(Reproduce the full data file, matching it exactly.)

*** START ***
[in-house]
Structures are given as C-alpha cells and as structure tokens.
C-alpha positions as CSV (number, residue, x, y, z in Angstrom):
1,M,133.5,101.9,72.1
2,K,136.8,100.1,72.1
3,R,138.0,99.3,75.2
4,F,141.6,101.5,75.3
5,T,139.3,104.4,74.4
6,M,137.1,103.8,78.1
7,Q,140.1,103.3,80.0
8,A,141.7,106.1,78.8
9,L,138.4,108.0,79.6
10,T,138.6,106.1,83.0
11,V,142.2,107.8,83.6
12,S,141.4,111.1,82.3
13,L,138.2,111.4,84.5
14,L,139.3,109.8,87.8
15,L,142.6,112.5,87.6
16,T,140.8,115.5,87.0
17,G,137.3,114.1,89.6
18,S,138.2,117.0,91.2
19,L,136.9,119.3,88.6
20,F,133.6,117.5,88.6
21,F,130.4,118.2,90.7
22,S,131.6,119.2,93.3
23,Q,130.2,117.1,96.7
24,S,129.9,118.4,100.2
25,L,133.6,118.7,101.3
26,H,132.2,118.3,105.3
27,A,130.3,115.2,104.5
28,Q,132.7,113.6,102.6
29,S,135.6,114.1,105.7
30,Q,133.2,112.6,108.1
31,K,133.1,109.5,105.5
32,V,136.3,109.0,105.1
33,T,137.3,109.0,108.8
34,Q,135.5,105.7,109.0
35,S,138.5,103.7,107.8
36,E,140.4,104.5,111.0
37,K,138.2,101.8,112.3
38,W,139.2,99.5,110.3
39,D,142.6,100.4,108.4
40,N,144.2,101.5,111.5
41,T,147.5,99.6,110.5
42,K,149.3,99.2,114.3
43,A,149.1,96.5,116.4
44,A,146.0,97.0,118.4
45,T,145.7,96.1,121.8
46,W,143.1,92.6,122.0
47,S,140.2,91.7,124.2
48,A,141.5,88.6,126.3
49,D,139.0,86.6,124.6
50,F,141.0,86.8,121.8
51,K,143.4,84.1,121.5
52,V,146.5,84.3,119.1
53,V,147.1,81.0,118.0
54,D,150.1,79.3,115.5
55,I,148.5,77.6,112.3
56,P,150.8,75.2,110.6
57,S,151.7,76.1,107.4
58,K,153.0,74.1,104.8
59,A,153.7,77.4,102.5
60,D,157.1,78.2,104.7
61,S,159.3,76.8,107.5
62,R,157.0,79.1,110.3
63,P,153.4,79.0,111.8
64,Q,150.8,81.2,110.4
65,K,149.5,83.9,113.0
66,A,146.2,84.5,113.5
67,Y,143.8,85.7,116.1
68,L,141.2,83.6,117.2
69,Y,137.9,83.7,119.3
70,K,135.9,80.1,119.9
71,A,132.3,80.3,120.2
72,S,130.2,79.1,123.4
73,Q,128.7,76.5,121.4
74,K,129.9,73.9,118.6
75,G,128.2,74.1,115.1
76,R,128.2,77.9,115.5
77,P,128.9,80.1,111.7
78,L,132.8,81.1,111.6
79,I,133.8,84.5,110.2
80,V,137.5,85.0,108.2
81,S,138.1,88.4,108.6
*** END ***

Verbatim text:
[in-house]
Structures are given as C-alpha cells and as structure tokens.
C-alpha positions as CSV (number, residue, x, y, z in Angstrom):
1,M,133.5,101.9,72.1
2,K,136.8,100.1,72.1
3,R,138.0,99.3,75.2
4,F,141.6,101.5,75.3
5,T,139.3,104.4,74.4
6,M,137.1,103.8,78.1
7,Q,140.1,103.3,80.0
8,A,141.7,106.1,78.8
9,L,138.4,108.0,79.6
10,T,138.6,106.1,83.0
11,V,142.2,107.8,83.6
12,S,141.4,111.1,82.3
13,L,138.2,111.4,84.5
14,L,139.3,109.8,87.8
15,L,142.6,112.5,87.6
16,T,140.8,115.5,87.0
17,G,137.3,114.1,89.6
18,S,138.2,117.0,91.2
19,L,136.9,119.3,88.6
20,F,133.6,117.5,88.6
21,F,130.4,118.2,90.7
22,S,131.6,119.2,93.3
23,Q,130.2,117.1,96.7
24,S,129.9,118.4,100.2
25,L,133.6,118.7,101.3
26,H,132.2,118.3,105.3
27,A,130.3,115.2,104.5
28,Q,132.7,113.6,102.6
29,S,135.6,114.1,105.7
30,Q,133.2,112.6,108.1
31,K,133.1,109.5,105.5
32,V,136.3,109.0,105.1
33,T,137.3,109.0,108.8
34,Q,135.5,105.7,109.0
35,S,138.5,103.7,107.8
36,E,140.4,104.5,111.0
37,K,138.2,101.8,112.3
38,W,139.2,99.5,110.3
39,D,142.6,100.4,108.4
40,N,144.2,101.5,111.5
41,T,147.5,99.6,110.5
42,K,149.3,99.2,114.3
43,A,149.1,96.5,116.4
44,A,146.0,97.0,118.4
45,T,145.7,96.1,121.8
46,W,143.1,92.6,122.0
47,S,140.2,91.7,124.2
48,A,141.5,88.6,126.3
49,D,139.0,86.6,124.6
50,F,141.0,86.8,121.8
51,K,143.4,84.1,121.5
52,V,146.5,84.3,119.1
53,V,147.1,81.0,118.0
54,D,150.1,79.3,115.5
55,I,148.5,77.6,112.3
56,P,150.8,75.2,110.6
57,S,151.7,76.1,107.4
58,K,153.0,74.1,104.8
59,A,153.7,77.4,102.5
60,D,157.1,78.2,104.7
61,S,159.3,76.8,107.5
62,R,157.0,79.1,110.3
63,P,153.4,79.0,111.8
64,Q,150.8,81.2,110.4
65,K,149.5,83.9,113.0
66,A,146.2,84.5,113.5
67,Y,143.8,85.7,116.1
68,L,141.2,83.6,117.2
69,Y,137.9,83.7,119.3
70,K,135.9,80.1,119.9
71,A,132.3,80.3,120.2
72,S,130.2,79.1,123.4
73,Q,128.7,76.5,121.4
74,K,129.9,73.9,118.6
75,G,128.2,74.1,115.1
76,R,128.2,77.9,115.5
77,P,128.9,80.1,111.7
78,L,132.8,81.1,111.6
79,I,133.8,84.5,110.2
80,V,137.5,85.0,108.2
81,S,138.1,88.4,108.6